To fix a match click the small edit pencil at the bottom left of the media picture in the web app. Correct any items in the information or erase erroneous data. To help ensure a good match, search for the release date and enter it. Save the changes and close. Hit the 3 dot menu on the right side of the media tile and select fix match. Instead of auto match, I find using the movie database almost always fixes the issue. Likewise, using the search function instead of auto match can also provide better matches.
Set up the Plex media server streaming clients
Once you have a few items ripped in, go ahead and get a streaming client or two set up. Most smart TVs will have the Plex app available for download, while mobile devices will charge a one-time fee to download the app. Visit your platforms version of the app/channel store and search for Plex. Once installed, follow the setup instructions on-screen to link and login. Once set up, you should see your personal media library. I personally run Plex on Roku, Xbox One, a Vizio Smart TV, a Toshiba Amazon Fire TV, and Android mobile.
Before really jumping in, make sure you can play your media and it is up to your standards for video quality and sound. You don’t want to spend days and days ripping in discs just to find the quality is awful.
Odds and ends
Since we’re dealing with technology something is bound to go wrong somewhere. Setting up a Plex media server is not hard by itself, but a few items may pop up:
Remote Access Issues
Remote access is not a huge issue. Unless you want to play your library on the go. If you are only streaming to devices in-home on your local network you can leave remote access disabled. Once you set up the Plex media server, remote access usually enables without a hitch. In case it doesn’t you can try the following:
- Manually port forward your router. Do not use UPnP. UPnP is a security risk (as the device setting those open ports has full control of the router) and should not be used in most cases. Manual port forwarding is specific for each router, but in general it is in the LAN advanced settings. Set the external port to whatever you want (but be sure it matches what you put in the web app), and forward it to the IP address of the server and port 32400 (i.e. 192.168.1.13:32400).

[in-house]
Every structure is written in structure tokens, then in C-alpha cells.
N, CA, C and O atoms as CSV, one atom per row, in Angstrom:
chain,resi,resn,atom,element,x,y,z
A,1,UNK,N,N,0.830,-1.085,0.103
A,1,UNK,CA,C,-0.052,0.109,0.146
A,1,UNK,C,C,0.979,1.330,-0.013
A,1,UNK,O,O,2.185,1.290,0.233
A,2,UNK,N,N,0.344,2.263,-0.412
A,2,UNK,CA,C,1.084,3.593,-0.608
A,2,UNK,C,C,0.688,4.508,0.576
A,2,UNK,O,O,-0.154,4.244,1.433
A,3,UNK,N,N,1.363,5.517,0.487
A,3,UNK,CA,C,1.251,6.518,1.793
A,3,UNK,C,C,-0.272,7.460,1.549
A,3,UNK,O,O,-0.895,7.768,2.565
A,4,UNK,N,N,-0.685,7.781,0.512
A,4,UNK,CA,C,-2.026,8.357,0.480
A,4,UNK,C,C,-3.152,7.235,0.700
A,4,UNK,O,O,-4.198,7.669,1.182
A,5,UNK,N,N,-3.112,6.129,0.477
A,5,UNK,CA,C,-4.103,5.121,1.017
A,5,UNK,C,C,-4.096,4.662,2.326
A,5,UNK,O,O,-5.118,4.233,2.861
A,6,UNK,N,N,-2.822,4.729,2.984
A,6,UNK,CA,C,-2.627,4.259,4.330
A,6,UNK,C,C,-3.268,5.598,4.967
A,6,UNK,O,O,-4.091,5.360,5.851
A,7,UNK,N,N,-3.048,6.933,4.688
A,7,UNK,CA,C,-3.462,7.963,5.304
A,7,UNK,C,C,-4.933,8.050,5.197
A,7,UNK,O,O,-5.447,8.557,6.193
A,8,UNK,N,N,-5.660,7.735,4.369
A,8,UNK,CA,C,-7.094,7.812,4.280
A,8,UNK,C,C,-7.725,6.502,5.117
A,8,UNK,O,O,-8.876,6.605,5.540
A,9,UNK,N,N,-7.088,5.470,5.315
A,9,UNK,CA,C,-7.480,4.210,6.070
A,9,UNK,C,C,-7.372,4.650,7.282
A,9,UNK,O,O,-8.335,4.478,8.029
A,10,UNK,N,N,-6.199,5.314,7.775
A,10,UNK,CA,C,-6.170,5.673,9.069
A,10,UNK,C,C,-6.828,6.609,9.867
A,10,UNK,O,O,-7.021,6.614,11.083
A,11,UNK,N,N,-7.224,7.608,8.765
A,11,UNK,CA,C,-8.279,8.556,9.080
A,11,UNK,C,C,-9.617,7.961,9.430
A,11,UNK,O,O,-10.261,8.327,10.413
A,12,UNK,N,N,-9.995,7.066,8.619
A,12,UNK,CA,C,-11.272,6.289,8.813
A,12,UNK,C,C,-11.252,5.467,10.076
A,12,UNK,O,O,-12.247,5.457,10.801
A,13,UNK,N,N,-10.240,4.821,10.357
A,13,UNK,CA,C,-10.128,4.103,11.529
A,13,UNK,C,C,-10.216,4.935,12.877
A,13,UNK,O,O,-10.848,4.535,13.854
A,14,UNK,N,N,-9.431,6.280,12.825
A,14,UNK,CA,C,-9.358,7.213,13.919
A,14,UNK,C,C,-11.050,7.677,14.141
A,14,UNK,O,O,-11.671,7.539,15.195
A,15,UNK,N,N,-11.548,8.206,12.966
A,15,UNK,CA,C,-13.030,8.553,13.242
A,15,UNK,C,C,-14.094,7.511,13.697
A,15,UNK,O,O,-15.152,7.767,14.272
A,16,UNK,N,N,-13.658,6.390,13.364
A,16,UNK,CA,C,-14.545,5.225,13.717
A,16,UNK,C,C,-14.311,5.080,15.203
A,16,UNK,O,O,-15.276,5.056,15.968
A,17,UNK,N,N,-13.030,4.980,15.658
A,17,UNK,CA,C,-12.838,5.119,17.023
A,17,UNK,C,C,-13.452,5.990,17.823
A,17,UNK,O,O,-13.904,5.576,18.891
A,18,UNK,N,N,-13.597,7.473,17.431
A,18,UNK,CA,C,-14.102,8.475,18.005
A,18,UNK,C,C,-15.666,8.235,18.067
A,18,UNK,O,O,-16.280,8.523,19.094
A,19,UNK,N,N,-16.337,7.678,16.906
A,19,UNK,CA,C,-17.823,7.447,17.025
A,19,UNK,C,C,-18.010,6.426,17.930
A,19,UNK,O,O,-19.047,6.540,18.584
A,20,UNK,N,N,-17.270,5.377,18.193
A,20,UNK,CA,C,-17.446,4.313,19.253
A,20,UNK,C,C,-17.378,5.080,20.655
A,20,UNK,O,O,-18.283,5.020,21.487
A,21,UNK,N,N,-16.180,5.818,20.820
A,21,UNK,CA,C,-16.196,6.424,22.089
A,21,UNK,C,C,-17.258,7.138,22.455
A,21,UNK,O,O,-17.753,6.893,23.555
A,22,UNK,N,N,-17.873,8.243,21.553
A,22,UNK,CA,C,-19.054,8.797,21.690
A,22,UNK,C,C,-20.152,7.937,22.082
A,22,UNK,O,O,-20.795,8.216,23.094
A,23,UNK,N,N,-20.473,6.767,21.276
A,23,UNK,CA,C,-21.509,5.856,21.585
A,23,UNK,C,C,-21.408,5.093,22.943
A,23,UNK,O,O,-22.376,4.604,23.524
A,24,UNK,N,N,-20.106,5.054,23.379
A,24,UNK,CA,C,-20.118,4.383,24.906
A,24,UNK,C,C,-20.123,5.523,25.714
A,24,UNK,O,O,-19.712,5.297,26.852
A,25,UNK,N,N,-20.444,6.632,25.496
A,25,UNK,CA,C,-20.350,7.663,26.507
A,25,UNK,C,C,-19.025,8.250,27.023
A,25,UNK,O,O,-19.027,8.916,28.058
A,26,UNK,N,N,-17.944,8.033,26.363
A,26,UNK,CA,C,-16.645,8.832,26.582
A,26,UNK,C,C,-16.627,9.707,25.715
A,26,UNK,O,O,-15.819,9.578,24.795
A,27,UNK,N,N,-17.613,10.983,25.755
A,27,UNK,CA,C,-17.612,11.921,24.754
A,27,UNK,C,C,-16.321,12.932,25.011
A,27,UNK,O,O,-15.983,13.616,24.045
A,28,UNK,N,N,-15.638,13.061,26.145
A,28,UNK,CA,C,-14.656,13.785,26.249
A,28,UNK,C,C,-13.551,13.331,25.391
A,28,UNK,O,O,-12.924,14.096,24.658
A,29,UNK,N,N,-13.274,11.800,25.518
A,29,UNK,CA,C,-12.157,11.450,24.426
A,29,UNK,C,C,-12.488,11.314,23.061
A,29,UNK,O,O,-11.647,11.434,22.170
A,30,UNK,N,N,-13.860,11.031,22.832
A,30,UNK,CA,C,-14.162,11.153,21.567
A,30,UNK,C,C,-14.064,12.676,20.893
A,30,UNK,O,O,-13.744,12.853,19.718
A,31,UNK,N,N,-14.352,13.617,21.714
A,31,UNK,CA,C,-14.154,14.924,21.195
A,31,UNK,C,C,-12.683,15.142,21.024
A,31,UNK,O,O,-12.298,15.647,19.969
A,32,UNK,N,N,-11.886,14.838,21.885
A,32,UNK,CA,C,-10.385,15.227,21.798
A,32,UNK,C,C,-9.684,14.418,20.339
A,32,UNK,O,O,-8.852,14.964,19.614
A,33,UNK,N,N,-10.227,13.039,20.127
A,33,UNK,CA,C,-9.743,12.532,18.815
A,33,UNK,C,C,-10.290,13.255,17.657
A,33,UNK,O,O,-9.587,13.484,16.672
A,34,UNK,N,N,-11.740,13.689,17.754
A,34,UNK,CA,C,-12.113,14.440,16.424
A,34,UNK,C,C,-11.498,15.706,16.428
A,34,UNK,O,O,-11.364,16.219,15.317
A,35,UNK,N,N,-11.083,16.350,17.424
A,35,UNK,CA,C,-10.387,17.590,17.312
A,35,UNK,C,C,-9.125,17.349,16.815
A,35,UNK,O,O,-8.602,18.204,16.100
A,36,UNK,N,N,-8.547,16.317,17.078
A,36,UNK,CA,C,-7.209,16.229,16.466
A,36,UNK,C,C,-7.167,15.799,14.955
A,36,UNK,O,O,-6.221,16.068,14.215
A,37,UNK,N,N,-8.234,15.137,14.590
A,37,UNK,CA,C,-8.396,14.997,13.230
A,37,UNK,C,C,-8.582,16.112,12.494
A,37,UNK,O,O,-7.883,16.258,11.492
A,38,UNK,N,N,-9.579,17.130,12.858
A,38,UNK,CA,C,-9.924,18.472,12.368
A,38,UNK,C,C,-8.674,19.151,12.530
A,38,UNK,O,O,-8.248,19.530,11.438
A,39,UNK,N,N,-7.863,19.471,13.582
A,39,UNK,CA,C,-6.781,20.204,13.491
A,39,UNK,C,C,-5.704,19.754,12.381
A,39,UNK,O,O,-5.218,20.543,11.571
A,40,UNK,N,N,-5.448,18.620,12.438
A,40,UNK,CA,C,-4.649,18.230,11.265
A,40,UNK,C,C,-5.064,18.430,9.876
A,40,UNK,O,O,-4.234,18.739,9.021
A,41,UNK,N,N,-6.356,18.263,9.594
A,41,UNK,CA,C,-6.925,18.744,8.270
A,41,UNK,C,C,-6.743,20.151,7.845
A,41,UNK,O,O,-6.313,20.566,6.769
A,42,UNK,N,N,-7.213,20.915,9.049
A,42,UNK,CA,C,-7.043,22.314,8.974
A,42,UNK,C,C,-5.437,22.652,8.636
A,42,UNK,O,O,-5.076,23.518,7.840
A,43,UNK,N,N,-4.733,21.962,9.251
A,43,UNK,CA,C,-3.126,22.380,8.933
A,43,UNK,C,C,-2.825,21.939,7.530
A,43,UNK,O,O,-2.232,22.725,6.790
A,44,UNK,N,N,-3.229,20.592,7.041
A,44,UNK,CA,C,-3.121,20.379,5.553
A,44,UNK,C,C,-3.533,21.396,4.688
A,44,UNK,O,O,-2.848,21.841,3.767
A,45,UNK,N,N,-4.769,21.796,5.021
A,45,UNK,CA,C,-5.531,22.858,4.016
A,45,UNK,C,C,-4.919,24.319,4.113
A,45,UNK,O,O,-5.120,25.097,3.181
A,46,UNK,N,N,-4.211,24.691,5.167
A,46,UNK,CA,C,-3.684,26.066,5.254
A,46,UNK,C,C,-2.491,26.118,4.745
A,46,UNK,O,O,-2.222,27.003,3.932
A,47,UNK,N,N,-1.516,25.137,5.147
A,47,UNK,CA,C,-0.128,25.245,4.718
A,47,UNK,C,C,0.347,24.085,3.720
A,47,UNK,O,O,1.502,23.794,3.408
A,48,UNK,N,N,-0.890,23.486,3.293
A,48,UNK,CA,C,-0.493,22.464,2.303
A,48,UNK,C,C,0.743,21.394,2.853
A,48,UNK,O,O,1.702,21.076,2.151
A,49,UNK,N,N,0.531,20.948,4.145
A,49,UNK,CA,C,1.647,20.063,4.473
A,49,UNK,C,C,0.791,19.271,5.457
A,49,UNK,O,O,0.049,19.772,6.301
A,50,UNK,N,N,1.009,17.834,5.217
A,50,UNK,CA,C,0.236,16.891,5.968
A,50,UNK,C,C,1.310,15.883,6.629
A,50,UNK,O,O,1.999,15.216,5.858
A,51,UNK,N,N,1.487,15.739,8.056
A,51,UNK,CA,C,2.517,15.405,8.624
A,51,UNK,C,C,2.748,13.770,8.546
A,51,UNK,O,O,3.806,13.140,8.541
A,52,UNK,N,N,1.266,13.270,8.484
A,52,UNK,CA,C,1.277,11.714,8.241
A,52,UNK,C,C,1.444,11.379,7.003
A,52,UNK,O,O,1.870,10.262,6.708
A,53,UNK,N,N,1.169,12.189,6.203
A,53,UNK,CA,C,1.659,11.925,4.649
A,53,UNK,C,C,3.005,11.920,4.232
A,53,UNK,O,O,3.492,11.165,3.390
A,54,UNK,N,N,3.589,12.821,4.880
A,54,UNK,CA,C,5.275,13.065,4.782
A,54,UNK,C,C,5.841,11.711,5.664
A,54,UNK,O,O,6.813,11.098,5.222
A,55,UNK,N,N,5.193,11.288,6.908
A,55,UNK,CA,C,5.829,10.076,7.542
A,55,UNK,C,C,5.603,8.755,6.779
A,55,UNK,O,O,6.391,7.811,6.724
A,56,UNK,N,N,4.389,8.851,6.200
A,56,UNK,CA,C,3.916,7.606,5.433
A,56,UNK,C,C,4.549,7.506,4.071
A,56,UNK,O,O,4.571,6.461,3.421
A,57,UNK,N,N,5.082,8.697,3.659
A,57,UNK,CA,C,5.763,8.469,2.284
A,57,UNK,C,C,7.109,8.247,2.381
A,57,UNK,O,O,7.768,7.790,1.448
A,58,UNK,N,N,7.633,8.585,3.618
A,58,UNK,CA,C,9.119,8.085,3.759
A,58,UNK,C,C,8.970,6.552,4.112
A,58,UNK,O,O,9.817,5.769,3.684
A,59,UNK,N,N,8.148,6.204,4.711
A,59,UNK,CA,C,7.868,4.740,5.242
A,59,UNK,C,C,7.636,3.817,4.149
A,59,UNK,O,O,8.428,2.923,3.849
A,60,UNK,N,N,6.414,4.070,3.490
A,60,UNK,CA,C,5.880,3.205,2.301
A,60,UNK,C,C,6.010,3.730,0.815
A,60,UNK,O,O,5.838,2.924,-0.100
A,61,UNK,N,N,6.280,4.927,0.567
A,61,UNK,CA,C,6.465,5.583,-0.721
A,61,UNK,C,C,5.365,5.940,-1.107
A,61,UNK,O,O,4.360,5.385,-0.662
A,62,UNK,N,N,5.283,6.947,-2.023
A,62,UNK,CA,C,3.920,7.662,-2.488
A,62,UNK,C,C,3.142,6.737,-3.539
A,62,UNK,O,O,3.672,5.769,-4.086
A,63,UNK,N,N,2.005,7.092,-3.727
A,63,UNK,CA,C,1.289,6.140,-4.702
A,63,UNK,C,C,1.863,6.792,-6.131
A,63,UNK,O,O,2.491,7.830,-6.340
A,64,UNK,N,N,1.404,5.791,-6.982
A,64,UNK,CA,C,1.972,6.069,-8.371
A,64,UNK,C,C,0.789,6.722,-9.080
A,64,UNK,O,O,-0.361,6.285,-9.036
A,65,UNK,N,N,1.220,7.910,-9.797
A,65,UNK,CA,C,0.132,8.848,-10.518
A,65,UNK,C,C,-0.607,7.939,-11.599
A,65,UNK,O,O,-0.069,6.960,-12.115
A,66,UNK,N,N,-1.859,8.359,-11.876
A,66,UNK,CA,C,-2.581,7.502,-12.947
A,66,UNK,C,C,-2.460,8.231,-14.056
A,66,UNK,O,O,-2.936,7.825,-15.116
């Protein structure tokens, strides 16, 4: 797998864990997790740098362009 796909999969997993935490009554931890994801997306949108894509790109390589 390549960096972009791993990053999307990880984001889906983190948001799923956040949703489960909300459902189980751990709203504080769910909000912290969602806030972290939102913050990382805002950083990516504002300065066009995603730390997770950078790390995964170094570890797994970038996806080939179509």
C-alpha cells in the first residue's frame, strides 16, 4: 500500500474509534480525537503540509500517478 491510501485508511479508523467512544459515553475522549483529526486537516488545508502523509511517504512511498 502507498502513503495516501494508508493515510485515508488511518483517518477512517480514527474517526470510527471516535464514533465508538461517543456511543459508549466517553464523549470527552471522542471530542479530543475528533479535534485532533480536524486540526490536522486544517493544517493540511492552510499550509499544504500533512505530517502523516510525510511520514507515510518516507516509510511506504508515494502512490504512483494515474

- Use a VPN. Most NAS systems will have the ability to host a VPN server. Using a VPN allows local access to your network on any device authorized. I personally use a VPN from a security standpoint, and because I can remotely manage my servers from anywhere.
Transcoding the video files can take up a bit of memory, especially if streaming to multiple clients at the same time. If you run the server on a PC that is not likely going to be an issue, but NAS units typically only come with 2GB RAM pre-installed. If you run into stuttering or poor playback, you may need to consider upgrading the RAM in the server. The other possibility to check is your network connection. I prefer a wired connection on all permanent clients (home theaters, TVs), but wireless is okay for tablets and mobile devices.
MP4 versus MKV?
If you search for which format is the best you’ll find many answers. Plex apparently prefers MP4 according the the support forums, but I’ve found it will play MKV just fine if the RAM in the server is up to the task. I hit this above, but if you’re using MakeMKV the files are huge. While yes, the quality is just fine, the file size is a little bit of a problem (like 24Gb per movie). You’ll burn up some storage space in a hurry with that. I’m not an audio/video-phile. I’m just fine with compressing it down to a 4-6Gb MP4.
Is it legal to rip in my discs?
Technically…it depends on where you live. You can do a Web search and find many different answers, but the consensus is that as long as you don’t run a mass streaming service from your basement, you’re good. If you do, I don’t know you.
Grab the popcorn, you’re set up! Enjoy your digital library wherever you go!
*Edited 2/15/22 Updated preferred ripping software to MakeMKV with Handbrake due to some stability issues with other software.